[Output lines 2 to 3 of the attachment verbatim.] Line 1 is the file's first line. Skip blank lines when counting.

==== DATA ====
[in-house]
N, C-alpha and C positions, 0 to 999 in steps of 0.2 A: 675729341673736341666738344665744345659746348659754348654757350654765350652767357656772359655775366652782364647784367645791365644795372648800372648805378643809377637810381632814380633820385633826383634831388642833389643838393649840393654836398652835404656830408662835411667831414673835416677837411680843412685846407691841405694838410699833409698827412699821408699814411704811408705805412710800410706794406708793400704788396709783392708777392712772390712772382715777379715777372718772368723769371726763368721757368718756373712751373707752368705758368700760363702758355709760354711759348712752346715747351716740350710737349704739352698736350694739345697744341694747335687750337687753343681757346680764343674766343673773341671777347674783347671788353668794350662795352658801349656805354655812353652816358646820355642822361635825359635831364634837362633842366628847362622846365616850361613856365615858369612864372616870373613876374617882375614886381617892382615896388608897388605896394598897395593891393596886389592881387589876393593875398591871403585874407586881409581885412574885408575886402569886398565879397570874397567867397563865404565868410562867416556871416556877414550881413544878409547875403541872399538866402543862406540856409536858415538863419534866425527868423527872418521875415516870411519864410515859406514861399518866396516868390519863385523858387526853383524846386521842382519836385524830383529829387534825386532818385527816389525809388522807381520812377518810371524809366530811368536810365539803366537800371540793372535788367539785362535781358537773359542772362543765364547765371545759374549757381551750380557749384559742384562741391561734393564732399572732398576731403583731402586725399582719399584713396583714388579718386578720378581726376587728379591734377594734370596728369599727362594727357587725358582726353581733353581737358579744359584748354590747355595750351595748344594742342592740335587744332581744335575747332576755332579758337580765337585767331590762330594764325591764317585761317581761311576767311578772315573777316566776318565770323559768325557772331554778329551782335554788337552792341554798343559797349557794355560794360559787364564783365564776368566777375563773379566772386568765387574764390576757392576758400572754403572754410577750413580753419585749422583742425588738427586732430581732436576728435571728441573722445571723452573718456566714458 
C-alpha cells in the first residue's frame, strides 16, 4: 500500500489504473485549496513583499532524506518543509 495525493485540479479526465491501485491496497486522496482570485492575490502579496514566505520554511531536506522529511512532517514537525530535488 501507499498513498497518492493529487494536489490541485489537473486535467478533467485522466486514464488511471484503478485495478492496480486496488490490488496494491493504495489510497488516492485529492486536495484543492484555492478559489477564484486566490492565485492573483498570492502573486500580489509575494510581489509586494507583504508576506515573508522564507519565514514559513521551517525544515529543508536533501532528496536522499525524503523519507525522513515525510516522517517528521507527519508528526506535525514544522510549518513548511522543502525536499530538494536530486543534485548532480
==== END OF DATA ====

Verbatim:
N, C-alpha and C positions, 0 to 999 in steps of 0.2 A: 675729341673736341666738344665744345659746348659754348654757350654765350652767357656772359655775366652782364647784367645791365644795372648800372648805378643809377637810381632814380633820385633826383634831388642833389643838393649840393654836398652835404656830408662835411667831414673835416677837411680843412685846407691841405694838410699833409698827412699821408699814411704811408705805412710800410706794406708793400704788396709783392708777392712772390712772382715777379715777372718772368723769371726763368721757368718756373712751373707752368705758368700760363702758355709760354711759348712752346715747351716740350710737349704739352698736350694739345697744341694747335687750337687753343681757346680764343674766343673773341671777347674783347671788353668794350662795352658801349656805354655812353652816358646820355642822361635825359635831364634837362633842366628847362622846365616850361613856365615858369612864372616870373613876374617882375614886381617892382615896388608897388605896394598897395593891393596886389592881387589876393593875398591871403585874407586881409581885412574885408575886402569886398565879397570874397567867397563865404565868410562867416556871416556877414550881413544878409547875403541872399538866402543862406540856409536858415538863419534866425527868423527872418521875415516870411519864410515859406514861399518866396516868390519863385523858387526853383524846386521842382519836385524830383529829387534825386532818385527816389525809388522807381520812377518810371524809366530811368536810365539803366537800371540793372535788367539785362535781358537773359542772362543765364547765371545759374549757381551750380557749384559742384562741391561734393564732399572732398576731403583731402586725399582719399584713396583714388579718386578720378581726376587728379591734377594734370596728369599727362594727357587725358582726353581733353581737358579744359584748354590747355595750351595748344594742342592740335587744332581744335575747332576755332579758337580765337585767331590762330594764325591764317585761317581761311576767311578772315573777316566776318565770323559768325557772331554778329551782335554788337552792341554798343559797349557794355560794360559787364564783365564776368566777375563773379566772386568765387574764390576757392576758400572754403572754410577750413580753419585749422583742425588738427586732430581732436576728435571728441573722445571723452573718456566714458 
C-alpha cells in the first residue's frame, strides 16, 4: 500500500489504473485549496513583499532524506518543509 495525493485540479479526465491501485491496497486522496482570485492575490502579496514566505520554511531536506522529511512532517514537525530535488 501507499498513498497518492493529487494536489490541485489537473486535467478533467485522466486514464488511471484503478485495478492496480486496488490490488496494491493504495489510497488516492485529492486536495484543492484555492478559489477564484486566490492565485492573483498570492502573486500580489509575494510581489509586494507583504508576506515573508522564507519565514514559513521551517525544515529543508536533501532528496536522499525524503523519507525522513515525510516522517517528521507527519508528526506535525514544522510549518513548511522543502525536499530538494536530486543534485548532480